The Internal Revenue Service (IRS) is the federal governmental body responsible for collecting taxes from individual citizens as well as companies. Failing to pay taxes, criminally misreporting your wages or conducting other acts of tax fraud are serious crimes that can result in heavy fines and jail time.
The IRS also contains an office that deals entirely with assisting whistleblowers – essentially any person or persons who help bring an act of tax fraud or tax evasion to the attention of the IRS – in bringing charges against individual offenders of tax law.
Being a whistleblower for the IRS can be an incredibly lucrative endeavor, as well as a just thing to do, since the people getting the whistle blown on them are almost certainly in clear, knowing violation of the law. A whistleblower can be awarded up to 30 percent of the additional taxes, penalties and other amounts collected by the IRS as a result of the crime coming to light.
Since 2007, when the IRS Whistleblower Office was enacted, whistleblowers have helped the IRS collect $3.4 billion in revenue and have been subsequently rewarded to a tune of over $465 million collectively. Just in 2016, whistleblowers were awarded 418 times totaling over $61 million. This is a 322 percent increase from the 99 total awards paid in 2015.
This is not to say that whistleblowing is a simple or sure-thing process. For some perspective, in 2016 the IRS rejected 12,395 whistleblowing claims that were considered “not specific, credible, or are speculative in nature.” Additionally, the IRS Whistleblower Office states they are seeking to create more protections for whistleblowers, as “whistleblowers may be putting their careers at risk by coming forward…”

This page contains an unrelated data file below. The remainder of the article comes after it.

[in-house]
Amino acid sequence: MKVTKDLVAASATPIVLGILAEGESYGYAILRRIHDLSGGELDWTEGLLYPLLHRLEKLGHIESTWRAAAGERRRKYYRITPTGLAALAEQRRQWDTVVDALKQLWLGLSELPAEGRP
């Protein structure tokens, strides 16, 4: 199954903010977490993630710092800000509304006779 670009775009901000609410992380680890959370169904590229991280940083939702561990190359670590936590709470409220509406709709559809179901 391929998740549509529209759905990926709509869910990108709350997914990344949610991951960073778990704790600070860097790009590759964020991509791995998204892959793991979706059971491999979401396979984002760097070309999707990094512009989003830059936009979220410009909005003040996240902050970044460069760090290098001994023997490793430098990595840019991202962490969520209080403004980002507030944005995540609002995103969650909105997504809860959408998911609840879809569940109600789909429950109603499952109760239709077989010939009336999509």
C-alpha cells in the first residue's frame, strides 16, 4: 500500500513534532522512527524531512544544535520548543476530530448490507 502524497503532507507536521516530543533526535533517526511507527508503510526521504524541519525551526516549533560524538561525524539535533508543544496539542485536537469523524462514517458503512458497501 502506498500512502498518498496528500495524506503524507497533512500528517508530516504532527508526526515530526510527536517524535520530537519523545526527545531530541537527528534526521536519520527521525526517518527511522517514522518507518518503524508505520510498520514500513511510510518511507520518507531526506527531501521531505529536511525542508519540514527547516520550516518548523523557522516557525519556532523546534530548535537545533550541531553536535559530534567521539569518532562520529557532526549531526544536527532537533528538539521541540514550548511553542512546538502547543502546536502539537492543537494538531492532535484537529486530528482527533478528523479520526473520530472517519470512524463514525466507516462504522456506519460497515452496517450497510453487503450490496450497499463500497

Due to the large amount of resources dedicated to filing through whistleblowing claims that turn out to be bogus, the IRS Whistleblowing Office is also seeking to enact a sanction against individuals who “improperly disclose taxpayer information obtained from the IRS in connection with their whistleblower claim.”
To be an IRS whistleblower
For a case to be considered by the IRS Whistleblowing Office, all information submitted by the whistleblower:
- Must be signed and submitted under the threat of perjury
- Relate to an action in which the tax, penalties, interest, additions to tax and additional amounts in dispute exceed $2,000,000
- Relate to a taxpayer, and for individual taxpayers only, one whose gross income exceeds $200,000 for at least one of the tax years in question
If your whistleblowing leads to penalties enacted by the IRS, you are entitled to at least 15 percent, but not more than 30 percent, of those proceeds.
At Altman & Altman LLP, we have the dedication and experience to help go over these types of cases and provide guidance as you navigate a whistleblowing claim. Call us for a free consultation today at 617-492-3000 or toll-free at 800-481-6199. We are available 24/7.